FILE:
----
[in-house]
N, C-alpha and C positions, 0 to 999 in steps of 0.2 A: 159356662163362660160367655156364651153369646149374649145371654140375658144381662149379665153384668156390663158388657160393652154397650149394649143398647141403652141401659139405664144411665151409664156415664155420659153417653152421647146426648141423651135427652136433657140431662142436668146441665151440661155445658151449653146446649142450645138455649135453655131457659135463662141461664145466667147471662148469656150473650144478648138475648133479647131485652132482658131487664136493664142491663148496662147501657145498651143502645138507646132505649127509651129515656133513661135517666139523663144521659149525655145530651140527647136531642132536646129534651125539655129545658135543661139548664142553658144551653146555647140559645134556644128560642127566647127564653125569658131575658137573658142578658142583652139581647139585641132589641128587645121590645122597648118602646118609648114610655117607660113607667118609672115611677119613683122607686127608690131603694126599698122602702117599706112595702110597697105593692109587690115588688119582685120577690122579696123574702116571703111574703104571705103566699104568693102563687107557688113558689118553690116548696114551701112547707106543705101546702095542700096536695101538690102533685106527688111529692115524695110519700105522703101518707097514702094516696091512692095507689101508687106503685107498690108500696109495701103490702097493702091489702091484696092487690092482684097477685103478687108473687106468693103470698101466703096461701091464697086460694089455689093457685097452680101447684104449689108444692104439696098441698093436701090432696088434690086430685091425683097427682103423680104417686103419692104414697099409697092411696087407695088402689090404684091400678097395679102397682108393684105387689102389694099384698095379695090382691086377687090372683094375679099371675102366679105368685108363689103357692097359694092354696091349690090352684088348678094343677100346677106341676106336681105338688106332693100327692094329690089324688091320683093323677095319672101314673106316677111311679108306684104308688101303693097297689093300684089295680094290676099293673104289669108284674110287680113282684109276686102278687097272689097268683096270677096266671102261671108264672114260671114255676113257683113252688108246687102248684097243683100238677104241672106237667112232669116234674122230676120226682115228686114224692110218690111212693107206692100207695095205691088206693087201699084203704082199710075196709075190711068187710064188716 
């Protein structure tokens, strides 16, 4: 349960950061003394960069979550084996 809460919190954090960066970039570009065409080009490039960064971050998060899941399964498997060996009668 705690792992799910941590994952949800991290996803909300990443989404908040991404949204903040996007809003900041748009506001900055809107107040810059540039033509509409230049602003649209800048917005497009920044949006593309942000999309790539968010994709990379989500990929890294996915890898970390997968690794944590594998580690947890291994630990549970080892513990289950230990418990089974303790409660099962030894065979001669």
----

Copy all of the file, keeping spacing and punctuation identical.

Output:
[in-house]
N, C-alpha and C positions, 0 to 999 in steps of 0.2 A: 159356662163362660160367655156364651153369646149374649145371654140375658144381662149379665153384668156390663158388657160393652154397650149394649143398647141403652141401659139405664144411665151409664156415664155420659153417653152421647146426648141423651135427652136433657140431662142436668146441665151440661155445658151449653146446649142450645138455649135453655131457659135463662141461664145466667147471662148469656150473650144478648138475648133479647131485652132482658131487664136493664142491663148496662147501657145498651143502645138507646132505649127509651129515656133513661135517666139523663144521659149525655145530651140527647136531642132536646129534651125539655129545658135543661139548664142553658144551653146555647140559645134556644128560642127566647127564653125569658131575658137573658142578658142583652139581647139585641132589641128587645121590645122597648118602646118609648114610655117607660113607667118609672115611677119613683122607686127608690131603694126599698122602702117599706112595702110597697105593692109587690115588688119582685120577690122579696123574702116571703111574703104571705103566699104568693102563687107557688113558689118553690116548696114551701112547707106543705101546702095542700096536695101538690102533685106527688111529692115524695110519700105522703101518707097514702094516696091512692095507689101508687106503685107498690108500696109495701103490702097493702091489702091484696092487690092482684097477685103478687108473687106468693103470698101466703096461701091464697086460694089455689093457685097452680101447684104449689108444692104439696098441698093436701090432696088434690086430685091425683097427682103423680104417686103419692104414697099409697092411696087407695088402689090404684091400678097395679102397682108393684105387689102389694099384698095379695090382691086377687090372683094375679099371675102366679105368685108363689103357692097359694092354696091349690090352684088348678094343677100346677106341676106336681105338688106332693100327692094329690089324688091320683093323677095319672101314673106316677111311679108306684104308688101303693097297689093300684089295680094290676099293673104289669108284674110287680113282684109276686102278687097272689097268683096270677096266671102261671108264672114260671114255676113257683113252688108246687102248684097243683100238677104241672106237667112232669116234674122230676120226682115228686114224692110218690111212693107206692100207695095205691088206693087201699084203704082199710075196709075190711068187710064188716 
């Protein structure tokens, strides 16, 4: 349960950061003394960069979550084996 809460919190954090960066970039570009065409080009490039960064971050998060899941399964498997060996009668 705690792992799910941590994952949800991290996803909300990443989404908040991404949204903040996007809003900041748009506001900055809107107040810059540039033509509409230049602003649209800048917005497009920044949006593309942000999309790539968010994709990379989500990929890294996915890898970390997968690794944590594998580690947890291994630990549970080892513990289950230990418990089974303790409660099962030894065979001669």